1- Print out Silhoutte shapes of your kids' favourite characters, e.g. I recently printed and cut out one of Peppa Pig for my niece. 
2 - Roll out a piece of White Fondant, any size you desire, but make sure its not too thick. Place the silhouette cut out on the fondant and trace around with a knife to get the same shape out of the fondant.
3 - Place the shapes on a flat surface in a dark place to dry hard. Be sure to keep the colour picture of the characters that you printed out. And that's basically it! 

Station Preparation - Make sure each child has: 

- A small chopping board, plastic knife, bowl of cornflour, cup of water, paint brush, small rolling pin and shape cutters. 
-  About 50g or so of Fondant wrapped in gladwrap in the colours that appear on the relevant character. For example, for Peppa Pig I gave my niece, pale pink, darker pink, black and white icing.  
**Fondant Icing is now readily available in a variety of colours from Coles or Woolworths.
- The Fondant silhouette of their character that you pre-prepared   
- The printed out paper colour picture of their character. pig-304317_960_720
Then fun then begins!!! The kids then have the freedom to basically create an Icing Silhouette of their favourite characters which they can actually keep. Leave them be and let their creativity be expressed how they
The factors that stand this activity a part from others is that:
- It's not easy enough that the kids will be bored or rush through it. This activity will actually be a challenge for your kids, they'll have to take their time and think about the shapes and sizes they're cutting.  
- Knowing it's something they can keep will inspire them
- It will actually take them a decent amount of time
- If they don't finish or get tired the day they start the project, its something they can continue the next day. 
Win, Win, Win. You're welcome! 😉

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Something about ‘My Top 5 Cake-Creating Music Playlists’

Music, as for so many people, is a massive part of my world. I have found my taste varies when it comes to getting me in the Cake Creating zone. 
Sharing this with you, is basically baring my soul, so be kind ok..believe it or not the Bieber train is fun to be on when you're up at 2am with the Owls, caking away. 
So here we go... 
Playlist 1 -  Baking the cakes. The the cracking of eggs, the sifting, the mixing and the pouring.
** Lots of Stevie Nicks & The 1975  -  Cruisy and smooth tones, mellow beats and sing-along lyrics - yes I am that person - are perfect for this process. 
Playlist 2 - Ganaching the cakes. The melting, the pouring and the smoothing. notes-311995_960_720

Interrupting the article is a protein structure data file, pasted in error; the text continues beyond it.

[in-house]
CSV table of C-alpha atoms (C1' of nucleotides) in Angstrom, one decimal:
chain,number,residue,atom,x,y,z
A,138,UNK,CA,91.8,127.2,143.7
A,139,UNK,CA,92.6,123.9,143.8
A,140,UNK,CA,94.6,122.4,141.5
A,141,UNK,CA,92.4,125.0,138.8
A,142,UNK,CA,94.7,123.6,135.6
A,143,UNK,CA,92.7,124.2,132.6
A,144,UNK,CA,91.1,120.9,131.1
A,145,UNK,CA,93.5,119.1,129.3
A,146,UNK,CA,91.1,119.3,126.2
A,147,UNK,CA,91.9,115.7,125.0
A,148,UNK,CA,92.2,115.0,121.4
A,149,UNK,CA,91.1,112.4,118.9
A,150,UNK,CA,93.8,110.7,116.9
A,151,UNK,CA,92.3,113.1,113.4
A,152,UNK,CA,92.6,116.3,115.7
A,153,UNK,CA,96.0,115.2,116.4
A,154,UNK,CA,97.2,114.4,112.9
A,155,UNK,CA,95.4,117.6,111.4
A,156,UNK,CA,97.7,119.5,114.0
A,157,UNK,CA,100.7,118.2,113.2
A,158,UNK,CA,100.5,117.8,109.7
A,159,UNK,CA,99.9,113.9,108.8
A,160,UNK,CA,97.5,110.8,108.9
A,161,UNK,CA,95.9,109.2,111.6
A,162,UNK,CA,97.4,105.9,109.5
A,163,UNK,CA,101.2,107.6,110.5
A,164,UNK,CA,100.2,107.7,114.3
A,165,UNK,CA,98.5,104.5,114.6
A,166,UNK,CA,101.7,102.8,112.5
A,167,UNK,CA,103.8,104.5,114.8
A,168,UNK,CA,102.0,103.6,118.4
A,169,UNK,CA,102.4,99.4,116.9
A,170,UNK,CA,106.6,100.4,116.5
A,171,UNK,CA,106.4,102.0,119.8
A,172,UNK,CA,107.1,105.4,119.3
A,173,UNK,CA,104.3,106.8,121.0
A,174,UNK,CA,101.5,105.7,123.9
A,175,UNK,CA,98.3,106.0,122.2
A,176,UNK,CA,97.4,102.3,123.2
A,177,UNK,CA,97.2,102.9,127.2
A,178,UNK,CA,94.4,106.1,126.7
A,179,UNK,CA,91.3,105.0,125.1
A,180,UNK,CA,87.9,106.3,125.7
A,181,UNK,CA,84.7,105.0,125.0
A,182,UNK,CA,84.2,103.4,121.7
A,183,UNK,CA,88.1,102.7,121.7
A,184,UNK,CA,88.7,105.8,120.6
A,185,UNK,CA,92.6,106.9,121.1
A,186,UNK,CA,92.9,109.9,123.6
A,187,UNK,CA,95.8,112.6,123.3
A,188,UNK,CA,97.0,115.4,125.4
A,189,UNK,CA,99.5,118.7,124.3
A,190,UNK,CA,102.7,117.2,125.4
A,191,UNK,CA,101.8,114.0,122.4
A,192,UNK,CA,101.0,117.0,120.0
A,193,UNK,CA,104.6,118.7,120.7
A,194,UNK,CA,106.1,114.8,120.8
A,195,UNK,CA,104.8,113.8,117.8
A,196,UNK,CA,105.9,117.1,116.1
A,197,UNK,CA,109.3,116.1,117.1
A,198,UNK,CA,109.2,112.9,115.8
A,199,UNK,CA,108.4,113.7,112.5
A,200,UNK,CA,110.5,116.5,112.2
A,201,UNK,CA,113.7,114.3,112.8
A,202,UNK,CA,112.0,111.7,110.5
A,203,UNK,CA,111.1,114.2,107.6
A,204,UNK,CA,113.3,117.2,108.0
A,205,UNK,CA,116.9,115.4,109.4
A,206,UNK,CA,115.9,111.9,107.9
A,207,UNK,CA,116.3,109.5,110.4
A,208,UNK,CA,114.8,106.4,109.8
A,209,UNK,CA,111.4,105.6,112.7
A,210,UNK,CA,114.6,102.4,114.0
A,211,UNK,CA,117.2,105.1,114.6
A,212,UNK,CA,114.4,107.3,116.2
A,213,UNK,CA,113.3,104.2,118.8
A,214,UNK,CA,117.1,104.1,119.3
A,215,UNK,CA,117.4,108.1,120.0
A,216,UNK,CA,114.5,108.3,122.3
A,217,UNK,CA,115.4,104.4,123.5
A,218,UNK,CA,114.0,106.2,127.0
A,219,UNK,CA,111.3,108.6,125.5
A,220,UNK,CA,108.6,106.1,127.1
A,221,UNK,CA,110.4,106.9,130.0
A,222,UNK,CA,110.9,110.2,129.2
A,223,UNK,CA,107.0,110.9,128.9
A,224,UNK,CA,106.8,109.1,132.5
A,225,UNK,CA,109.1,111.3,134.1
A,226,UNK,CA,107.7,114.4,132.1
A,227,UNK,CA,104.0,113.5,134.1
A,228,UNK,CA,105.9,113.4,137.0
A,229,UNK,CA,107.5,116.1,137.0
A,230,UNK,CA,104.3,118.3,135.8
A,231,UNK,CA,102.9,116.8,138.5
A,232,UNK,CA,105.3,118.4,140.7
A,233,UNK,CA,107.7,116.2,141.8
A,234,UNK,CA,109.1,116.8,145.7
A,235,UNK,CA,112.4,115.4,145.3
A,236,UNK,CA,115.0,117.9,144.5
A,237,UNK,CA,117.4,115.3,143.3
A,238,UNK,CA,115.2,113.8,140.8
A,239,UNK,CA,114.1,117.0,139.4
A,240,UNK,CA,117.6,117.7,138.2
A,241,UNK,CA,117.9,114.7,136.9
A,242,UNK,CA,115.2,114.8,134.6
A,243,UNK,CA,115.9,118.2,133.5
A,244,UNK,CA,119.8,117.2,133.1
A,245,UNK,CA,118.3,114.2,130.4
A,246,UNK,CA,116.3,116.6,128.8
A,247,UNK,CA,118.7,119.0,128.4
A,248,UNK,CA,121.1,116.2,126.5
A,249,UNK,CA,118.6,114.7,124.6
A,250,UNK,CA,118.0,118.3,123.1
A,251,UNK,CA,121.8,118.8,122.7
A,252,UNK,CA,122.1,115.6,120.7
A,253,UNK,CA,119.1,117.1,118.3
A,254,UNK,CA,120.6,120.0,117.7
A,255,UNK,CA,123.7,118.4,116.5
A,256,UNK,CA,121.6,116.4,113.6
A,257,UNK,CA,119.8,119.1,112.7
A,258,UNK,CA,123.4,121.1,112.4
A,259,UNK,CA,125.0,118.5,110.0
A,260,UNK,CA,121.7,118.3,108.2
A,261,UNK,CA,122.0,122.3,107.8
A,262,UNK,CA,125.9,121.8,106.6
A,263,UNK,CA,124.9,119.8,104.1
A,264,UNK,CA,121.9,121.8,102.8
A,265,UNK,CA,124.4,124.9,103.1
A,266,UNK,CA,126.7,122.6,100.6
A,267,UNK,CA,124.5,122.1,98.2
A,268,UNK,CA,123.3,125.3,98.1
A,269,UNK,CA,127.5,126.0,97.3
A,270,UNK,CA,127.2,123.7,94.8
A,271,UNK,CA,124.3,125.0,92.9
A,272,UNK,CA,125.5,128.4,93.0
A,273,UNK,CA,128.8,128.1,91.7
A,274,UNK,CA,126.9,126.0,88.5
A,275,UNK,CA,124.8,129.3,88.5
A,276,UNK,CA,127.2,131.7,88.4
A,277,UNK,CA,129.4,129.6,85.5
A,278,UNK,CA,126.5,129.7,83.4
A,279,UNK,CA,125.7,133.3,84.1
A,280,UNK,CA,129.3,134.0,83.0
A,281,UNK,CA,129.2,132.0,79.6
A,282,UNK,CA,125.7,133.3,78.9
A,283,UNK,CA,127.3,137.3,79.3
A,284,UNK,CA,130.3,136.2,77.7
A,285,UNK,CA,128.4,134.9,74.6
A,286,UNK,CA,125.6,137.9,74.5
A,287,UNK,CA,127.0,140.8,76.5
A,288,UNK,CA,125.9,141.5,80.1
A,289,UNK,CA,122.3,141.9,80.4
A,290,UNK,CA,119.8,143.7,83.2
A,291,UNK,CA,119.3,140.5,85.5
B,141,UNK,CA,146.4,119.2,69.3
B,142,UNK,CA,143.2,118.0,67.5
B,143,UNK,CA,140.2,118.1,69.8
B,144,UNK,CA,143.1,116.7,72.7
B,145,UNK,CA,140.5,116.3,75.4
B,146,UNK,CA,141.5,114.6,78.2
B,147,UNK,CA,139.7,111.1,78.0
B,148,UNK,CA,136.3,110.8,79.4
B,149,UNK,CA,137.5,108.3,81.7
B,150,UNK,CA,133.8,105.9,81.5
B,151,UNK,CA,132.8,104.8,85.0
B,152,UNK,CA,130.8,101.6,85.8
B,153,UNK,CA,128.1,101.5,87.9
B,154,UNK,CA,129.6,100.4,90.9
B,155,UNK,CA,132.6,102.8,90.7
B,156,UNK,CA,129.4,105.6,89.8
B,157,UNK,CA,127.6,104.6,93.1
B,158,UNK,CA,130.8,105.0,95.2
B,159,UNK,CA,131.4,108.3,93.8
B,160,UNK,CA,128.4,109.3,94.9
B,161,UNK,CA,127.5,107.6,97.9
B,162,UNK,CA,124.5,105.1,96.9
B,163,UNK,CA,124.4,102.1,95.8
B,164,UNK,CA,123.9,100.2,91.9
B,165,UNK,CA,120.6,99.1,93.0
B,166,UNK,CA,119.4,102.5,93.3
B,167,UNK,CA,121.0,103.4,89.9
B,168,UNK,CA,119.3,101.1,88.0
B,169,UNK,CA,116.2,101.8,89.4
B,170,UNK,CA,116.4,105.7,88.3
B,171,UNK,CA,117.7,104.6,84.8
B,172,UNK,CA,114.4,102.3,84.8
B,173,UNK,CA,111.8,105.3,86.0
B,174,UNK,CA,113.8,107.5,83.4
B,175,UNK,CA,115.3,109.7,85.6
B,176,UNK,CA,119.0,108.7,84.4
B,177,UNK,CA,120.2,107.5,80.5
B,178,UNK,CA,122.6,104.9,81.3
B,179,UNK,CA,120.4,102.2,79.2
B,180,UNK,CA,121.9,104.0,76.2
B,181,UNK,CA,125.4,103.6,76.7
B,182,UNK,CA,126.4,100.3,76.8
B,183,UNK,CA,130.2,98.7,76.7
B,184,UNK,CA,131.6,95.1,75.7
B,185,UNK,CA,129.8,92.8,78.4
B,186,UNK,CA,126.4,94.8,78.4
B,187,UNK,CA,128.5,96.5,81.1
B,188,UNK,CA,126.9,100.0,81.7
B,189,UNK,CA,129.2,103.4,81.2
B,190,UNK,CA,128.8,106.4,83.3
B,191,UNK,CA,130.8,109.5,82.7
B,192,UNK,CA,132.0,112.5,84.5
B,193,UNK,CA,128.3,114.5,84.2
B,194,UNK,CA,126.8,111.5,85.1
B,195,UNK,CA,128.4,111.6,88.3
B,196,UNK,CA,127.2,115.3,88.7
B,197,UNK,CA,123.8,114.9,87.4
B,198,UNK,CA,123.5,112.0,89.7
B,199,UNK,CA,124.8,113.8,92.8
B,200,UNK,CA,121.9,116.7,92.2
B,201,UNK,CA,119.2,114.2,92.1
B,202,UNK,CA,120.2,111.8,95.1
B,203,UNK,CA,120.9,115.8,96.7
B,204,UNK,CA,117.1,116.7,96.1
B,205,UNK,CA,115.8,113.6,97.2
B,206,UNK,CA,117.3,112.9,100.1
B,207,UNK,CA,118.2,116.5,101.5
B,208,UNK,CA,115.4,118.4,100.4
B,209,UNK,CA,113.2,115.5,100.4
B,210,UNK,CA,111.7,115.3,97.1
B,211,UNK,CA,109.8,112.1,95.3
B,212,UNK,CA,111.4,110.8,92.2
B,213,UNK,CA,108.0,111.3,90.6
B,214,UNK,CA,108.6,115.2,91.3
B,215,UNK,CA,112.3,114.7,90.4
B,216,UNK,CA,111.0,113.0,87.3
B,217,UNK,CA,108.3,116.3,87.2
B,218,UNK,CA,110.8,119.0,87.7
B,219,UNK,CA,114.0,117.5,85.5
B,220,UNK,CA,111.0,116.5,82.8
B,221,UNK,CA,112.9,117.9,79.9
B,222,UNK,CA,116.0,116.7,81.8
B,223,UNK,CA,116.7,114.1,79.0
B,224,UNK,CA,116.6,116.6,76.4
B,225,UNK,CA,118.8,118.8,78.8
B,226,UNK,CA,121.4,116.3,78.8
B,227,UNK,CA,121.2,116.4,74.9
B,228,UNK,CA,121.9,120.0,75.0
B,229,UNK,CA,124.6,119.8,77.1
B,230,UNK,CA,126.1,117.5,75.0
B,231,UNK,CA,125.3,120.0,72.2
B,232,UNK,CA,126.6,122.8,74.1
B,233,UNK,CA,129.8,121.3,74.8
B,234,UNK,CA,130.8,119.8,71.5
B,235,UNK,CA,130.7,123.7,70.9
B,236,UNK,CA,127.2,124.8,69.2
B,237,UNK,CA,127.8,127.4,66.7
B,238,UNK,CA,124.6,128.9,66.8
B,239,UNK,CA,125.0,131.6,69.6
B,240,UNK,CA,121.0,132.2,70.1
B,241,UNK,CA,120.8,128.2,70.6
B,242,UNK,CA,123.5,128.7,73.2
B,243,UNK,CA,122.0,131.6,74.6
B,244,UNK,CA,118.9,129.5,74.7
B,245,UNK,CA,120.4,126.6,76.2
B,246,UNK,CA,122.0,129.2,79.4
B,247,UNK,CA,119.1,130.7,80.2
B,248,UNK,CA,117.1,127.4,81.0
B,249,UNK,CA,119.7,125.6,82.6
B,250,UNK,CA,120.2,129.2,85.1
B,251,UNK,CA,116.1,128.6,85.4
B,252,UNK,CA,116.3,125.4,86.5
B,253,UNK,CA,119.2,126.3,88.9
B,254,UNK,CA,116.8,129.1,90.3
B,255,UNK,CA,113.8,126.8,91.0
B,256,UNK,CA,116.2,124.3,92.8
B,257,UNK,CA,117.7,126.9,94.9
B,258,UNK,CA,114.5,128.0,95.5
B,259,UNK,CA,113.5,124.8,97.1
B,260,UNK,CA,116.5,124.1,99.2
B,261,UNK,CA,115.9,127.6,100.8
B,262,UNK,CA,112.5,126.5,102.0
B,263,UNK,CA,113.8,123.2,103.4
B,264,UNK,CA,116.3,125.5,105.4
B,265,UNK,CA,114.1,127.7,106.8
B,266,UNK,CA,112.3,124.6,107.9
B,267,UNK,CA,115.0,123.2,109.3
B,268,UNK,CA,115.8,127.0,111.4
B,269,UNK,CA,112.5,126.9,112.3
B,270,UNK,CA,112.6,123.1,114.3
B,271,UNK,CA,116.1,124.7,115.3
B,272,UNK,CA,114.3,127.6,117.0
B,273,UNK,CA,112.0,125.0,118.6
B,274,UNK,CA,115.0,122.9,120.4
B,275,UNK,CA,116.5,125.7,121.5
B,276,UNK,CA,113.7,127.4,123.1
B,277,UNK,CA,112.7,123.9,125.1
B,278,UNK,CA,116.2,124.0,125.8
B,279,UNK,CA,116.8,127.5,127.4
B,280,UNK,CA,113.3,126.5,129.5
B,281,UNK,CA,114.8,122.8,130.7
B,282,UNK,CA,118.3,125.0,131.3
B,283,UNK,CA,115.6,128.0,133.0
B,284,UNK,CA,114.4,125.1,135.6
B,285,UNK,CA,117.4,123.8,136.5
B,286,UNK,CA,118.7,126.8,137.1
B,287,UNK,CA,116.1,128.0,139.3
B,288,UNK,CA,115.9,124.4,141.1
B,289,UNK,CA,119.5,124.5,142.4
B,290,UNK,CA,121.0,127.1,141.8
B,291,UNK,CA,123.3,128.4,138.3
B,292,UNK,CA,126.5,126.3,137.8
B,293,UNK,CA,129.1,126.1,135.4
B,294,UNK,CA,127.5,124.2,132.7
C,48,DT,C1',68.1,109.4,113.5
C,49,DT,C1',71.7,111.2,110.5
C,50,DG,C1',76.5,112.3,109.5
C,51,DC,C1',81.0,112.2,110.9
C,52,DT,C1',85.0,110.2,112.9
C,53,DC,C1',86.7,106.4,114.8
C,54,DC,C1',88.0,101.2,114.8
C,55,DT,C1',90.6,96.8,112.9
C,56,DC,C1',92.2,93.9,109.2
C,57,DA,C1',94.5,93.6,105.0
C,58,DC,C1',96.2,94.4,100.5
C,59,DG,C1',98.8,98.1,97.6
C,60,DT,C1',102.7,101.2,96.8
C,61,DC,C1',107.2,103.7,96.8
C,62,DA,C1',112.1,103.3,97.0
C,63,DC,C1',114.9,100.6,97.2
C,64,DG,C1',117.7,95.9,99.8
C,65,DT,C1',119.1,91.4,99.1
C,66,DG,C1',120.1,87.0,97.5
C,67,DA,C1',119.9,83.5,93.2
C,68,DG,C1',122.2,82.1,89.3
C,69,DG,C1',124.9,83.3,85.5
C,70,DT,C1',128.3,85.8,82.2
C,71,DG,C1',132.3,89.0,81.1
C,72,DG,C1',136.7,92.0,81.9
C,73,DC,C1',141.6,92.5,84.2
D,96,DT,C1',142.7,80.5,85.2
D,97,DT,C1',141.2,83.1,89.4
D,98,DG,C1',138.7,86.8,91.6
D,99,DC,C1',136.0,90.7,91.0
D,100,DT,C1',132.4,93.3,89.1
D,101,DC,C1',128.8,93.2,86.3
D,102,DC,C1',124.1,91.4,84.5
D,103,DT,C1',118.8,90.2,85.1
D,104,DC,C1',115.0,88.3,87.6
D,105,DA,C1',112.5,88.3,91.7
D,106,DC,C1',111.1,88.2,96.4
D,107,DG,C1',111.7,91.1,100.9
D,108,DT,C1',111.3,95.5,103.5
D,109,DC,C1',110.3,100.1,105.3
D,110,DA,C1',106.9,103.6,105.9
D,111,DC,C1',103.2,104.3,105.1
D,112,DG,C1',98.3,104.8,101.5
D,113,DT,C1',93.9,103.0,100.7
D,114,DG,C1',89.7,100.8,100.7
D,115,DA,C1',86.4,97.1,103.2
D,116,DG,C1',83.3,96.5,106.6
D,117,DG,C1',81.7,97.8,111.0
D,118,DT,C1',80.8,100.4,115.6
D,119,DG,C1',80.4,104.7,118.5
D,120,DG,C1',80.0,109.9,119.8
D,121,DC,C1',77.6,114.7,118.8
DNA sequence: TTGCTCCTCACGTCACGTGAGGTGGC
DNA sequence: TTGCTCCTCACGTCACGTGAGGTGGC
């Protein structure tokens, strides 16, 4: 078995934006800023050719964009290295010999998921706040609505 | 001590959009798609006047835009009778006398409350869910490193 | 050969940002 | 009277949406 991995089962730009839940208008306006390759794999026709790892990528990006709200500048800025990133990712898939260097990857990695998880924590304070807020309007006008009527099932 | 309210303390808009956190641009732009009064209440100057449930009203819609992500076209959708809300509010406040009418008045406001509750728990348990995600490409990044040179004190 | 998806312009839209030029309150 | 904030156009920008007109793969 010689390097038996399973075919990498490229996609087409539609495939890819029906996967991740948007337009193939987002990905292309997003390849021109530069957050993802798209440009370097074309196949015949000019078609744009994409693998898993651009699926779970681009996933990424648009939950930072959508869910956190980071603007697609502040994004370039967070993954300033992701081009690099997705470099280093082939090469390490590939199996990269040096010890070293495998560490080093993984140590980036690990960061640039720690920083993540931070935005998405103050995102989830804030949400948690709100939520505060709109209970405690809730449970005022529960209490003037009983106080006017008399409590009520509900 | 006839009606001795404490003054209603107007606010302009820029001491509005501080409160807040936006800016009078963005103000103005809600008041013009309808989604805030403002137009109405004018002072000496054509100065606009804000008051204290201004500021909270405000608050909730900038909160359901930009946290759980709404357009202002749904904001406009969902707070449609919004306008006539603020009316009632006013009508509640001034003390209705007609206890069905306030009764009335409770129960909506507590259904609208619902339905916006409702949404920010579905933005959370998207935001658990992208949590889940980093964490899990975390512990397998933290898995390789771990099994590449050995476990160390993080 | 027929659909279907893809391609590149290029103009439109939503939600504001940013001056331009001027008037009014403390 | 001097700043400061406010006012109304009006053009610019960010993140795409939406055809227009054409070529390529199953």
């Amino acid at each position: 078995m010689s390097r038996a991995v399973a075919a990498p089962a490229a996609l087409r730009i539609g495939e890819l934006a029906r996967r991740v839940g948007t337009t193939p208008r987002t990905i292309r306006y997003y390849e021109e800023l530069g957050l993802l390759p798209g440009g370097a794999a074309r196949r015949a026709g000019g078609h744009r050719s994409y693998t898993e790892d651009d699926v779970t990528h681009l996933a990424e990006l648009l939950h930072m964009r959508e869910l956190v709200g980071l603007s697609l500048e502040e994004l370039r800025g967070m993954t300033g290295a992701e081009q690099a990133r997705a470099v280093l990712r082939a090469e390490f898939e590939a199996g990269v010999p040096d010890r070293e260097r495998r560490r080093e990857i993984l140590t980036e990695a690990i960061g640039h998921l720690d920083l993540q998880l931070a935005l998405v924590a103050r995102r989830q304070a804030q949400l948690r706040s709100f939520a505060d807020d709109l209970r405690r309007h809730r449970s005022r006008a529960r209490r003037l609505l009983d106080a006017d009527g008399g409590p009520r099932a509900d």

**Concrete Blond's album 'Blood Letting' - Lead singer Johnette Napolitano's vocal style is so addictive. A pleasure to listen to and always puts a smile on my face, even when I've spilt half the ganache over the stove.   
Playlist 3 -  Icing the cakes with Hard Icing (Fondant).
The sometimes arduous kneading & rolling of big quantities of hard Icing calls for some flexing of the guns and the best way to get in this mode is of course with some heart pumpin' workout music. 

**Getting the nod here is - 'My Hero' by the Foo Fighters or 'They don't care about us' - by the King in Michael Jackson. 

Playlist 4 - Sugar Flower making. The rolling, the cutting, the veining, the smoothing, the placing and the maneuvering. I love flower making, but it sometimes can become a very repetitive process, and so the only person getting me through is my friend Justin Bieber. Unapologetically on the Bieber train. 
** 'Sorry' by the Biebs gets a few - ok fine, way more than a "few" - replays.  
Playlist 5 - Hand Painting. One of my favourite jobs, to which music-278795_960_720I find nothing more inspiring and soothing than listening to traditional Opera and Cello pieces. It is the ultimate inspiration and actually draws my creative juices out of me and onto the cake. 
** Without doubt the genius of Luciano Pavarotti makes this playlist multiple times. 
The Cello in my opinion is one of the most glorious sounds known to man kind. I know society says a Classical piece is no where near as "cool" as a 1D tune, but if you have even one minute of spare time right now, listen to Bach's - The Prelude. Close your eyes and surrender to the sound. I challenge you not to feel moved. Impossibe! 


So there you have it, the songs I listen to when creating each stage of your masterpieces. Any surprises? 

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Something about ‘Avoiding Wedding Cake disasters’